One of Wilson's highest-profile roles during the past congressional session came in the wake of Janet Jackson's infamous wardrobe malfunction during the Super Bowl. Wilson, a backer of increased fines for broadcasters violating government decency standards, objected strongly during House hearings, saying her youngest son had seen the show.
    Wilson, her voice choked with emotion, chided Viacom Inc. president Mel Karmazin.
    "You knew what kind of entertainment you're selling, and you wanted us all to be abuzz, here in this room and on the playground and my kids' school," Wilson said. "... It improves your ratings, it improves your market share, and it lines your pockets."
Richardson ally
    Romero, the state Senate's president, is leaving his 12-year career in the Roundhouse with hopes of continuing in Congress. A former school principal, Romero has been a close ally of Gov. Bill Richardson over the past two years.
    In the past two sessions, Romero backed proposals to eliminate taxes on food and medicine, reduce the state income tax and give financial incentives to film productions in New Mexico. He has also pushed for humane animal euthanasia.
    He also serves on the state's military base preservation committee.
    Romero's main campaign issues include reducing the swelling federal deficit, re-writing the Medicare drug plan in hopes of further bringing down costs, and pushing for a larger international coalition to help in Iraq.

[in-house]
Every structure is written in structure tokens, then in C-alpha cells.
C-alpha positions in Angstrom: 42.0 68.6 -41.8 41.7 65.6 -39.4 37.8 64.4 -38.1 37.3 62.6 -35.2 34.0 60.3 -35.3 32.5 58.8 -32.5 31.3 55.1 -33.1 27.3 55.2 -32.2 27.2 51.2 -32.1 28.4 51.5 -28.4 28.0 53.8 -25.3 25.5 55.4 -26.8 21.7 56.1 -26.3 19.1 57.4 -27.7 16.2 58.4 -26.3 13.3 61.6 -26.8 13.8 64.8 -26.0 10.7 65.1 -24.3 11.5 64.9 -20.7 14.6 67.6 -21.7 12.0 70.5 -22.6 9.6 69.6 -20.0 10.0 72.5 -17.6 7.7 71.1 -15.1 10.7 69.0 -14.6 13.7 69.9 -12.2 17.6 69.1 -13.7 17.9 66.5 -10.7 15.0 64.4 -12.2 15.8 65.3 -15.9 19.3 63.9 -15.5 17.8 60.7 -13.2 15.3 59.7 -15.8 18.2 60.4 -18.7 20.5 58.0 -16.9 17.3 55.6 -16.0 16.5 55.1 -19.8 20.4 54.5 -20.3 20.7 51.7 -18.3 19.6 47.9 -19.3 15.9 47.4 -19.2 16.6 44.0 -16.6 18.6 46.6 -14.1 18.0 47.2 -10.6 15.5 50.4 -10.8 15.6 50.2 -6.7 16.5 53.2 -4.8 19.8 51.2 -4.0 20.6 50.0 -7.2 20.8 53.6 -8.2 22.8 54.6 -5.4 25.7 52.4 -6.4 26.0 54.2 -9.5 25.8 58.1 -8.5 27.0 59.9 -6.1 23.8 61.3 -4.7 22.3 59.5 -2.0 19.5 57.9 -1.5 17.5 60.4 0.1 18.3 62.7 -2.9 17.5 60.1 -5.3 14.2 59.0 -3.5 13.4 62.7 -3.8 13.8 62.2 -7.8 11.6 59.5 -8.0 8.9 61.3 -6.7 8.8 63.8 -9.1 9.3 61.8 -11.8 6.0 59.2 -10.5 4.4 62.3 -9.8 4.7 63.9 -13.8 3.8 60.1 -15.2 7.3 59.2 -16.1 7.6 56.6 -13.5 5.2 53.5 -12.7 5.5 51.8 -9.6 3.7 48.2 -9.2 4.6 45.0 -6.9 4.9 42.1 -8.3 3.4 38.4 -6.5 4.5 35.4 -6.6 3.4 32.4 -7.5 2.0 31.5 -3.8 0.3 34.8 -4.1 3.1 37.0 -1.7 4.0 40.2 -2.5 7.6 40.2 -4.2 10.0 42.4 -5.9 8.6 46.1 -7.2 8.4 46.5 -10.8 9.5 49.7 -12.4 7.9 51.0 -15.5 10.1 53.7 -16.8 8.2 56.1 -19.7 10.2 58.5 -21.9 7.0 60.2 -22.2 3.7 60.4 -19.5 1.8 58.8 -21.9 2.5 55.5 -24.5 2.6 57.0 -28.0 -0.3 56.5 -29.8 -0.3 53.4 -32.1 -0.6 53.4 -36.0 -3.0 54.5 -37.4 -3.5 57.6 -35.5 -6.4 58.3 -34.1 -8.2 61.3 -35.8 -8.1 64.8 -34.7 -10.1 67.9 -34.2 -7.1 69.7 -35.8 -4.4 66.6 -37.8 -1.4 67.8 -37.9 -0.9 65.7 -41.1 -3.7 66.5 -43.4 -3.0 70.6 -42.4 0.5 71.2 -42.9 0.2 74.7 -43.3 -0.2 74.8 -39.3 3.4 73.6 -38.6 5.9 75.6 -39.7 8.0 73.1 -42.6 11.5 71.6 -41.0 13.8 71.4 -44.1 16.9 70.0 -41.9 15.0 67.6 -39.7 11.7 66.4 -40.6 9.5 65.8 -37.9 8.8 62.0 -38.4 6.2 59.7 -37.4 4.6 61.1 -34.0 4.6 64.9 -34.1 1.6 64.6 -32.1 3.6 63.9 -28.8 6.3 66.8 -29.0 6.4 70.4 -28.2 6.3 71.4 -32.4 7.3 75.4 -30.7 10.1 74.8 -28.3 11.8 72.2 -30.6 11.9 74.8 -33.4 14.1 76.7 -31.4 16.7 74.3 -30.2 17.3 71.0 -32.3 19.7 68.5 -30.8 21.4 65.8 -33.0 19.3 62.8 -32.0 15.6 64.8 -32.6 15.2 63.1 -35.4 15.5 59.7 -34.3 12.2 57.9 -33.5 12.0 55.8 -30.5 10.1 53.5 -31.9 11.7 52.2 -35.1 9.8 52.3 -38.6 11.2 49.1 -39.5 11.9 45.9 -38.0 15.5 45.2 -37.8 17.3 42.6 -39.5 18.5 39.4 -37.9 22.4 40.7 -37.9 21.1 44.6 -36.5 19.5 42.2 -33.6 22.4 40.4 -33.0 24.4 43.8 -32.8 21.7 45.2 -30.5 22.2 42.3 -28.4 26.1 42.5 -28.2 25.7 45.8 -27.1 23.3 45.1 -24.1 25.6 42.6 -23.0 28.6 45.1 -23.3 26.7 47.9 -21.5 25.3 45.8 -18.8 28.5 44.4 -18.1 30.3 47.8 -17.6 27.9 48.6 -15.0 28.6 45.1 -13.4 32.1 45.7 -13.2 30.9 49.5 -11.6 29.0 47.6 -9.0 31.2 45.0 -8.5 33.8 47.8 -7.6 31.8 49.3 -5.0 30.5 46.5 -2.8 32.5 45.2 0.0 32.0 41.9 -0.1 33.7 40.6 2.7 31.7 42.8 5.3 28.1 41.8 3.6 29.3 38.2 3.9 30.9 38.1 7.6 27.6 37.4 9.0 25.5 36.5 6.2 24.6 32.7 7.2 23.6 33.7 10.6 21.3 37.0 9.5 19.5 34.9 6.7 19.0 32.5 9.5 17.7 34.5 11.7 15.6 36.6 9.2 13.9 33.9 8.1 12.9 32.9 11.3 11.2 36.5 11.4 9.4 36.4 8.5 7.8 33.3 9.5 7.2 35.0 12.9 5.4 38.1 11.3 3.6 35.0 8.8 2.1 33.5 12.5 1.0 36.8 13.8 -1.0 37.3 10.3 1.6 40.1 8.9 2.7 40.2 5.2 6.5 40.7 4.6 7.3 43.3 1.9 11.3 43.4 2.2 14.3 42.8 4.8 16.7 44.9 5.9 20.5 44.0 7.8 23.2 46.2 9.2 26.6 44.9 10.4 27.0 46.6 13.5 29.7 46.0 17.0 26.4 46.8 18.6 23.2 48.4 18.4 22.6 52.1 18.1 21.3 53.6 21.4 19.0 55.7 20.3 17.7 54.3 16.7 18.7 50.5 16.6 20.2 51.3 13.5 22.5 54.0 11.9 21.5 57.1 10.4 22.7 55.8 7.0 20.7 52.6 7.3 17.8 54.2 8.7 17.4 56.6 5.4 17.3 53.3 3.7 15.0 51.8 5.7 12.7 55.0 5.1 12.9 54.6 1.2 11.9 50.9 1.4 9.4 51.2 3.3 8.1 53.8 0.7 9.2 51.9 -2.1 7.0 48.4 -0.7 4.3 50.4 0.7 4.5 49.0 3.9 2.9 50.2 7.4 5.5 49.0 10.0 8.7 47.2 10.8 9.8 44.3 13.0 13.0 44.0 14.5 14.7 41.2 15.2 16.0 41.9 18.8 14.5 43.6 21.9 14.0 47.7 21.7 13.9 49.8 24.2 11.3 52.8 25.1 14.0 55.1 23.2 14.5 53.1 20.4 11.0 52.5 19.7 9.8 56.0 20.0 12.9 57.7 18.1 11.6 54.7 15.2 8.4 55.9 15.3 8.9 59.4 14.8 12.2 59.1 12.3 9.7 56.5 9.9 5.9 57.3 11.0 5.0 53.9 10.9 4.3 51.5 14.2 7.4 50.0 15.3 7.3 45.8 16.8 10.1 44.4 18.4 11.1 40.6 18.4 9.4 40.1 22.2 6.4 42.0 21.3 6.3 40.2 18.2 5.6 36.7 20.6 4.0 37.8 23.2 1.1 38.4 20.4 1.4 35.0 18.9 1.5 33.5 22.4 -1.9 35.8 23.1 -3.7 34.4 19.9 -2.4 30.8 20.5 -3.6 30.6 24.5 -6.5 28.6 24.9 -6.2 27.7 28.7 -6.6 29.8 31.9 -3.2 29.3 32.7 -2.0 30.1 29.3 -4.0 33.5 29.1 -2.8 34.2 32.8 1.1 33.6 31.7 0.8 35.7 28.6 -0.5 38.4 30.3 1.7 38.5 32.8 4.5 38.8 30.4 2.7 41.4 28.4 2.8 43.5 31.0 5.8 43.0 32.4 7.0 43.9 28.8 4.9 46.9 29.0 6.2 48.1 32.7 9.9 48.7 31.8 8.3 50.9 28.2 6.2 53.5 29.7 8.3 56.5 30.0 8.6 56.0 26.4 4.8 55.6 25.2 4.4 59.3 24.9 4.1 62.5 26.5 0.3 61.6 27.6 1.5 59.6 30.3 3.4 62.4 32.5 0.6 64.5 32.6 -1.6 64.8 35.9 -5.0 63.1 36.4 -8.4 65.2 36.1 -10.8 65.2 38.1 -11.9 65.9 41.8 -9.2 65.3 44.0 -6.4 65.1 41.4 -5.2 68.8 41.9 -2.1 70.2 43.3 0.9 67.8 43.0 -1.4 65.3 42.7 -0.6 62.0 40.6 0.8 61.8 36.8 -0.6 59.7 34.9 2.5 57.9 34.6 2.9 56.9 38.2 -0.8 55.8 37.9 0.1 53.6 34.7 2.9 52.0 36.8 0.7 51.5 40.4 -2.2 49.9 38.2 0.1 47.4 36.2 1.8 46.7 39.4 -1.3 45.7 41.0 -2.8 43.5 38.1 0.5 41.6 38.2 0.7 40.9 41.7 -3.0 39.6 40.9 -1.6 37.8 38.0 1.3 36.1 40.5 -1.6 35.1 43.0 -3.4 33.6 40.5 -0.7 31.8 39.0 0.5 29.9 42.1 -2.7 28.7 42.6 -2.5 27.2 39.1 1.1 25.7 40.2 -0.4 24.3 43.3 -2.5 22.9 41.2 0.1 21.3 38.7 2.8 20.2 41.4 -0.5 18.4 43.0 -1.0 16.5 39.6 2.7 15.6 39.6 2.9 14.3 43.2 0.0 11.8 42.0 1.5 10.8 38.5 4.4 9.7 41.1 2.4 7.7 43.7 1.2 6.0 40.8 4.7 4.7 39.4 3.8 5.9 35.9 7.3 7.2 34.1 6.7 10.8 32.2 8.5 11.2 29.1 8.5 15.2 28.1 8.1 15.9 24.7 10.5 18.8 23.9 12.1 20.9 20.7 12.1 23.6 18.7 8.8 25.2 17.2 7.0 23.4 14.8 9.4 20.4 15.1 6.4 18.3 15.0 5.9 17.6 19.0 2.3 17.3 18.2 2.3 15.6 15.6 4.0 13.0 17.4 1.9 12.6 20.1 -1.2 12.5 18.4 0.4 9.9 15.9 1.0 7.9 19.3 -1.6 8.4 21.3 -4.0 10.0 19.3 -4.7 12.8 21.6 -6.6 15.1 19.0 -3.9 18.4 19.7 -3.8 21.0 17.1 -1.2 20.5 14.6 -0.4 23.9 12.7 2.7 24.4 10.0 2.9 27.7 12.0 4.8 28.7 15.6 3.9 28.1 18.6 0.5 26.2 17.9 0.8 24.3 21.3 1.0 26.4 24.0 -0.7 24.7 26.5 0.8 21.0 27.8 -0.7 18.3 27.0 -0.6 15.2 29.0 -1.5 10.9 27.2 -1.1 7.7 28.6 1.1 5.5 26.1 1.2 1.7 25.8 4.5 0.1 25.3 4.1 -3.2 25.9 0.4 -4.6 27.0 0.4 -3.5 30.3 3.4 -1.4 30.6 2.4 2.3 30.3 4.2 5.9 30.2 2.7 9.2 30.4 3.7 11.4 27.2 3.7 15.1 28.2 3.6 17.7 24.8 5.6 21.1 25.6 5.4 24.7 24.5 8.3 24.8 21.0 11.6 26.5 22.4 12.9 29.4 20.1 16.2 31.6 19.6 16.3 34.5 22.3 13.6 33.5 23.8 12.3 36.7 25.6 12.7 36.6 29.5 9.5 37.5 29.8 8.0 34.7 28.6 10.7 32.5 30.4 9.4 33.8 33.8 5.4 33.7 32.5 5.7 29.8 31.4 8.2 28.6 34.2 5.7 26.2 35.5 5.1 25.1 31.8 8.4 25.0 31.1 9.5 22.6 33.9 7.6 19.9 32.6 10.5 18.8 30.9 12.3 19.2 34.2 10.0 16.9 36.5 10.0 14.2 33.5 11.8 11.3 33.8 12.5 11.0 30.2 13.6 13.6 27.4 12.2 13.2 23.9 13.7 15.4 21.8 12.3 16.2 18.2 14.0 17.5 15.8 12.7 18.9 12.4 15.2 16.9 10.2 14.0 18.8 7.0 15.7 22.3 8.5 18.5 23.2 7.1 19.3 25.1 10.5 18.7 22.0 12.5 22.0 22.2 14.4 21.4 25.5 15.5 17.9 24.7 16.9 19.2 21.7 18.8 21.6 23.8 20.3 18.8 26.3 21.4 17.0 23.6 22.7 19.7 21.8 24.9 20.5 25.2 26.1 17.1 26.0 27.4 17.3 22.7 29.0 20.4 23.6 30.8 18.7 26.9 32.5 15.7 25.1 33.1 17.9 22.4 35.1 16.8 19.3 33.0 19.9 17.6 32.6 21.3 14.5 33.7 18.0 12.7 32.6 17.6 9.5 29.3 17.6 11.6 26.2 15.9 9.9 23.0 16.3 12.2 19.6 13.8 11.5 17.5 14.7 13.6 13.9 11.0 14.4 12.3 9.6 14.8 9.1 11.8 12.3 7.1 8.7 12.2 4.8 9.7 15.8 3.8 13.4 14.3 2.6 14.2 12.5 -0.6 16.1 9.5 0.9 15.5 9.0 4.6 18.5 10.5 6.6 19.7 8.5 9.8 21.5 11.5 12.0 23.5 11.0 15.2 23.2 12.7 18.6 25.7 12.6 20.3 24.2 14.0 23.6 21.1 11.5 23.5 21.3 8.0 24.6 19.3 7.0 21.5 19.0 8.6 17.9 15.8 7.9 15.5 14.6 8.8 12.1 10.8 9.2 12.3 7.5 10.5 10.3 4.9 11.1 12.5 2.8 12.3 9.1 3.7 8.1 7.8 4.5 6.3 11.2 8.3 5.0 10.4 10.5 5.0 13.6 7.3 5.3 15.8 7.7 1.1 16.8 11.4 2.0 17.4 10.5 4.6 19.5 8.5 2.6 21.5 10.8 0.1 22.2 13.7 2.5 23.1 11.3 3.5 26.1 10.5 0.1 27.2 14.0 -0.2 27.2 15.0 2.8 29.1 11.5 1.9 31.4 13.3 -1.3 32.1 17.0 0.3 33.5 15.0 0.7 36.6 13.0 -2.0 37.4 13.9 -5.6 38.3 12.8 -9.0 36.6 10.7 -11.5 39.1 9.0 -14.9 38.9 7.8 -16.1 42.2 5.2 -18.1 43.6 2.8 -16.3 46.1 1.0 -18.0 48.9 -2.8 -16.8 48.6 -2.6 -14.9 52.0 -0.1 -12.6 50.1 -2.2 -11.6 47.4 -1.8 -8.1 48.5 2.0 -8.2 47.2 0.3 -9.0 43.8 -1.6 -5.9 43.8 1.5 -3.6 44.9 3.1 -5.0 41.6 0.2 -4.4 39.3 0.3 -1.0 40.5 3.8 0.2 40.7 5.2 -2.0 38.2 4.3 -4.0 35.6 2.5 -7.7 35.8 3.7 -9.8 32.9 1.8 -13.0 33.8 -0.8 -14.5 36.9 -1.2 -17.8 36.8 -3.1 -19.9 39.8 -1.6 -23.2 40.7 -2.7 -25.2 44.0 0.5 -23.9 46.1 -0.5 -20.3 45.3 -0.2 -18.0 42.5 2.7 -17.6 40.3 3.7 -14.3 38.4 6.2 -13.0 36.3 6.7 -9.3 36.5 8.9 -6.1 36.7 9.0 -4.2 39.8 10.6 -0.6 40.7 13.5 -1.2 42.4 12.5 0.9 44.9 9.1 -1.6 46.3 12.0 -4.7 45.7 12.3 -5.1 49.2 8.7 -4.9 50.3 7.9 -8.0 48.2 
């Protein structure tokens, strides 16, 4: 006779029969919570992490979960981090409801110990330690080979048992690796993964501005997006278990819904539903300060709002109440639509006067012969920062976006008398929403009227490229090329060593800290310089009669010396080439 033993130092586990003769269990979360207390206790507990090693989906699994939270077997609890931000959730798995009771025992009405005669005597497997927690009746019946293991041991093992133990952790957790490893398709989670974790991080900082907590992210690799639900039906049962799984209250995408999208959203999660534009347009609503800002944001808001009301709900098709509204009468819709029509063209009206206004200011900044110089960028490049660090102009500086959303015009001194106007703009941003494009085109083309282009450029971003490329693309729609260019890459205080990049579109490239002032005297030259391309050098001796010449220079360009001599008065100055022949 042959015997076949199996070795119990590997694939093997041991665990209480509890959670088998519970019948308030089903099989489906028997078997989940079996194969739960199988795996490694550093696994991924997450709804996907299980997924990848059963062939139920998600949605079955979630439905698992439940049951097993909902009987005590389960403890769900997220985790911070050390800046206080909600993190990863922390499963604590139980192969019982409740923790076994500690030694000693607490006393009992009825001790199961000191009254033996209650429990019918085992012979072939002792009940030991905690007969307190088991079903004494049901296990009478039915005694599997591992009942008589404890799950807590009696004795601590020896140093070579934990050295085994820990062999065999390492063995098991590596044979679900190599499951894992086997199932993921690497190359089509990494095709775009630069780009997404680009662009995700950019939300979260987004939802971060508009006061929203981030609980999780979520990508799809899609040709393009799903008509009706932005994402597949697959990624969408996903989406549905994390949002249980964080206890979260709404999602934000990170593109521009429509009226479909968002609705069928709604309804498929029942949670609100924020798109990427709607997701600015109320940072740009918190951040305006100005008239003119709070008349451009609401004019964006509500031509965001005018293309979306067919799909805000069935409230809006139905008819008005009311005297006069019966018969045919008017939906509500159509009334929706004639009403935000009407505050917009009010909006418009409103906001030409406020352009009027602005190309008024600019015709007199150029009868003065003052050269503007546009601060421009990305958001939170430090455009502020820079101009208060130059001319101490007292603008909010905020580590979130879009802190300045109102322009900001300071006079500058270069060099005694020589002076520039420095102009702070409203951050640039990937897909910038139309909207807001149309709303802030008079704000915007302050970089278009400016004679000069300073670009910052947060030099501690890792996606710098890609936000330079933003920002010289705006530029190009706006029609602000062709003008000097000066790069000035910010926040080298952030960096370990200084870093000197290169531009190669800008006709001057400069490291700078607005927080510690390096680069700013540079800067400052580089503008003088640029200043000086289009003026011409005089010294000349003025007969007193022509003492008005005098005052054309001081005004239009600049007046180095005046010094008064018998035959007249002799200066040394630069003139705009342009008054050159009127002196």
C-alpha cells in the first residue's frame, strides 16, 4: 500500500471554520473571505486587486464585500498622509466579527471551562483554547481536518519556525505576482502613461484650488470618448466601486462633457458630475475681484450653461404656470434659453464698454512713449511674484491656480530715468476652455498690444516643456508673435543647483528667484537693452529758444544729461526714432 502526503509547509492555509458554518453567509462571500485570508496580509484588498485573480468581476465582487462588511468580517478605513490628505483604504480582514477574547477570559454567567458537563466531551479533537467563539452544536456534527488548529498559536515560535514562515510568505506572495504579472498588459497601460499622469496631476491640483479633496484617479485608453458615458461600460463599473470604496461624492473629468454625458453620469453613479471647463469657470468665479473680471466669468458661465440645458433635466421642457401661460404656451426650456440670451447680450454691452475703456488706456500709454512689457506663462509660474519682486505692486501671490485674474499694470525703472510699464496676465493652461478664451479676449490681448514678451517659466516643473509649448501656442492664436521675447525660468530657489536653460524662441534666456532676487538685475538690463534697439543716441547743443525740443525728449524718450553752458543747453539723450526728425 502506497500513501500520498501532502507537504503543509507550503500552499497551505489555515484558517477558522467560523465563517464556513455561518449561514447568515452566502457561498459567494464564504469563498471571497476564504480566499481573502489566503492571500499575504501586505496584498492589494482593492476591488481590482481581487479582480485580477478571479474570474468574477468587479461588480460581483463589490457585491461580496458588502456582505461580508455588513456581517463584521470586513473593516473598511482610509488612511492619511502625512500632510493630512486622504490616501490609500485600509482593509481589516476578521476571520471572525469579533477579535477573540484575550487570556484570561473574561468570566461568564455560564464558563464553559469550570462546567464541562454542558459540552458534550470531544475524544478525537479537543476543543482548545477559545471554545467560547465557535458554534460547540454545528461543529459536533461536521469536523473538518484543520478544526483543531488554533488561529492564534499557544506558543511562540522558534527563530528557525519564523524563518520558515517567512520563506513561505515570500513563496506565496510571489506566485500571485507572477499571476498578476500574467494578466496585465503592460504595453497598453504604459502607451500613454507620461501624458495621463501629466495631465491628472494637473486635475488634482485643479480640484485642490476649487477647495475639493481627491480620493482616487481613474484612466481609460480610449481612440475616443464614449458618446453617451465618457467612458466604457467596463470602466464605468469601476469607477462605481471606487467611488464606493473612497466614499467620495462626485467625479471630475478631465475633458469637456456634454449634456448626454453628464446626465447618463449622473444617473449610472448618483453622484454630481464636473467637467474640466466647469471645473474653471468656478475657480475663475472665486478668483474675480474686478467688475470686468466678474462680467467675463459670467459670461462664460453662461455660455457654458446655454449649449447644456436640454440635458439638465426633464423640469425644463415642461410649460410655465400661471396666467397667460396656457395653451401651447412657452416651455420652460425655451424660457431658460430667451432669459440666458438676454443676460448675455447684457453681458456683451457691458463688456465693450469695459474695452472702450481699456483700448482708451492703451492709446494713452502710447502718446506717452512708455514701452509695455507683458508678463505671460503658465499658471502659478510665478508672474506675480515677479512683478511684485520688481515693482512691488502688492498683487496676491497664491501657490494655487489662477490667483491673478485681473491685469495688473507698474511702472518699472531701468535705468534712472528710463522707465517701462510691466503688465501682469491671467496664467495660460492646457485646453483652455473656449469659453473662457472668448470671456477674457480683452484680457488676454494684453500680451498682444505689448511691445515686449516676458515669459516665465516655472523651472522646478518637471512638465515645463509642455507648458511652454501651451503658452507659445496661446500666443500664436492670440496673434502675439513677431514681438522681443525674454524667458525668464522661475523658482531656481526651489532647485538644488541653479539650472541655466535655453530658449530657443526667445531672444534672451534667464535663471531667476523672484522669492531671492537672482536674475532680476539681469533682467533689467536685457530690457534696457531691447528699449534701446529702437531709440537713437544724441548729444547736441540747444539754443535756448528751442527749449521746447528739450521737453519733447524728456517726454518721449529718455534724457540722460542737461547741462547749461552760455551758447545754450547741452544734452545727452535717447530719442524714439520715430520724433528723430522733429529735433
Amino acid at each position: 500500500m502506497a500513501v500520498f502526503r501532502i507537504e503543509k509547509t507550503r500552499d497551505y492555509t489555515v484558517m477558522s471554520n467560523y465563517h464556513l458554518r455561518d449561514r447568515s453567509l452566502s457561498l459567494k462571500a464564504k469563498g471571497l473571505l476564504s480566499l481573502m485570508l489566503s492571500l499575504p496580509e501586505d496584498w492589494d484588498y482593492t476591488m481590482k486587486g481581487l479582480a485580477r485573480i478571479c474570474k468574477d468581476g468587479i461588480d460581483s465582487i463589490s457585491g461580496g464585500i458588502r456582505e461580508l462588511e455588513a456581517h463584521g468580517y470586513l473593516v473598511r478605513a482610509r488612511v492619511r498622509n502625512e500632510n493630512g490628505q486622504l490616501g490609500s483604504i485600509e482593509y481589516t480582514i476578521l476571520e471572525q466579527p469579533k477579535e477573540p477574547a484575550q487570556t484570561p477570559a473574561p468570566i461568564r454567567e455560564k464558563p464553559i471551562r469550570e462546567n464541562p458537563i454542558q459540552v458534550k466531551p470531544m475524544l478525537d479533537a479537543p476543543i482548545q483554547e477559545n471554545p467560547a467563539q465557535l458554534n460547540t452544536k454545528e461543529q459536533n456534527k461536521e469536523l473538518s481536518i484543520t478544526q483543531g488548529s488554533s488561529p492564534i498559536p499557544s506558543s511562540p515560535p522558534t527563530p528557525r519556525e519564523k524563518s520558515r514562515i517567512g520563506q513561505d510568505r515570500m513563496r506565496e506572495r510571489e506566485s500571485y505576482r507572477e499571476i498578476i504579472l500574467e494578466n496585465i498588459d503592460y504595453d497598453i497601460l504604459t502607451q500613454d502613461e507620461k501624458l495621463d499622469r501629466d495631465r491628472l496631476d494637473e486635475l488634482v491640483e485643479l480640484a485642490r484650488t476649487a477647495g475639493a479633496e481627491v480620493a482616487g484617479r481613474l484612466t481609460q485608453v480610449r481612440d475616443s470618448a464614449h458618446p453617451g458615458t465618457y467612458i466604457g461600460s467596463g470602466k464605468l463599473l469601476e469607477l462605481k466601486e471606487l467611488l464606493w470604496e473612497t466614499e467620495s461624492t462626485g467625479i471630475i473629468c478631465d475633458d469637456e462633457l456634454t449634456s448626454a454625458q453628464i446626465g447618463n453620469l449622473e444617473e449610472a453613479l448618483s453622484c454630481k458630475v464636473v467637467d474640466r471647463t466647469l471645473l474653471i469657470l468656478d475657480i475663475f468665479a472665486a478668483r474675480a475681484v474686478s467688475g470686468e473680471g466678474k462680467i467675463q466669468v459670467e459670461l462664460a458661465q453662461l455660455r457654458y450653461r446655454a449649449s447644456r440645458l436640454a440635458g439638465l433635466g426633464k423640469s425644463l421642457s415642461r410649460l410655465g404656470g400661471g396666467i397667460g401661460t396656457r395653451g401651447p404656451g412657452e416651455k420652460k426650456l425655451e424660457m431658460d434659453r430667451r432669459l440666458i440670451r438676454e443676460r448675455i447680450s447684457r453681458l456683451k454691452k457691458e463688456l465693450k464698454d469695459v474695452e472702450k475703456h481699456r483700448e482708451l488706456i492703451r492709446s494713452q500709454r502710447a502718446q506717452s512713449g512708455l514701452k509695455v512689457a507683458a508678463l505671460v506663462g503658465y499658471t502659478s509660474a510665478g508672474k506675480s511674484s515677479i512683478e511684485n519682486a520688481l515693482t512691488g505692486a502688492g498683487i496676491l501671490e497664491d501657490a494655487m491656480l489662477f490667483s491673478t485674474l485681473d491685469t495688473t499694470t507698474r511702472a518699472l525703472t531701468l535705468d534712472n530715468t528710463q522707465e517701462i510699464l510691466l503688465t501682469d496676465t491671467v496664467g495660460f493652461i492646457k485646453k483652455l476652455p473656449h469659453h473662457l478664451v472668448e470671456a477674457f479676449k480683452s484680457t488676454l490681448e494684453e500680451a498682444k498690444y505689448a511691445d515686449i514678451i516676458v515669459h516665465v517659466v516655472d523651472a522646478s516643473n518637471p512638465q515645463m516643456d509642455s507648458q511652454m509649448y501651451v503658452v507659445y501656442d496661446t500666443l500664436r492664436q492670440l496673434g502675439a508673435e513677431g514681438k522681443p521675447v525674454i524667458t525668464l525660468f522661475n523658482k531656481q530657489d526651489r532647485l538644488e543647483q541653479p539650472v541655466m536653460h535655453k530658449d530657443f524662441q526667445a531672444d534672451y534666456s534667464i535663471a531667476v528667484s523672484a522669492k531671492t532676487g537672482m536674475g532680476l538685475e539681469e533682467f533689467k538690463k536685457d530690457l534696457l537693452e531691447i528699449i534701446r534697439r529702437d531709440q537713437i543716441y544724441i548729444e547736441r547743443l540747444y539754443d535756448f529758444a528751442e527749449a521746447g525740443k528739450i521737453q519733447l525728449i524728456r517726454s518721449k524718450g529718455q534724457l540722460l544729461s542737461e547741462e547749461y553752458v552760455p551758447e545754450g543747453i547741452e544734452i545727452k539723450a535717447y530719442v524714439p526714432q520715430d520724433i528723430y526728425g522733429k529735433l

Calling the No Child Left Behind Act a top-down piece of legislation, Romero wants federal education funding changed so teachers and parents have more say in how the government funds education.
    In Iraq, Romero argues that more U.S. troops are needed to stabilize and secure the country, a point he and Wilson disagree on. He objects to the way President Bush embarked on the war but says the United States cannot allow Iraq to degrade into further chaos by withdrawing.
    Romero calls himself a "fair trade" proponent, criticizing overseas outsourcing and pledging to help foster further job growth in New Mexico.
    On prescription drugs, Romero wants the federal government to use its massive buying power to negotiate directly with drug companies to lower prices.
    One of Romero's chief criticisms of Wilson is on her voting record. Independent voting record studies show the incumbent has voted with the Republican Party and President roughly 90 percent of the time, Romero points out in ads.
    Wilson's backers say many of the votes were procedural matters and bipartisan resolutions and bills. Her camp points to police and firefighter union backers who maintain she is an independent voice in the House.
    Wilson soundly trumped Romero in the 2002 election, but both campaigns say they expect a close race this time around.
    Recent registration drives and the 2002 post-election purge of inactive voters has changed the district's complexion, Sanderoff noted.
    According to the Secretary of State's Office, there are slightly fewer Republicans percentage-wise now than there were two years ago, 34 percent versus 36 percent, respectively. Democrats still make up roughly 47 percent of the district, while independent voters have grown.
    Independent voters— those with no party affiliation— now make up 16 percent of the congressional district, up from 14 percent two years ago.
    Televised debate
    Rep. Heather Wilson, R-N.M., and Democratic challenger Richard Romero will face off in a debate today at 4 p.m. The debate will be aired on KOB-TV.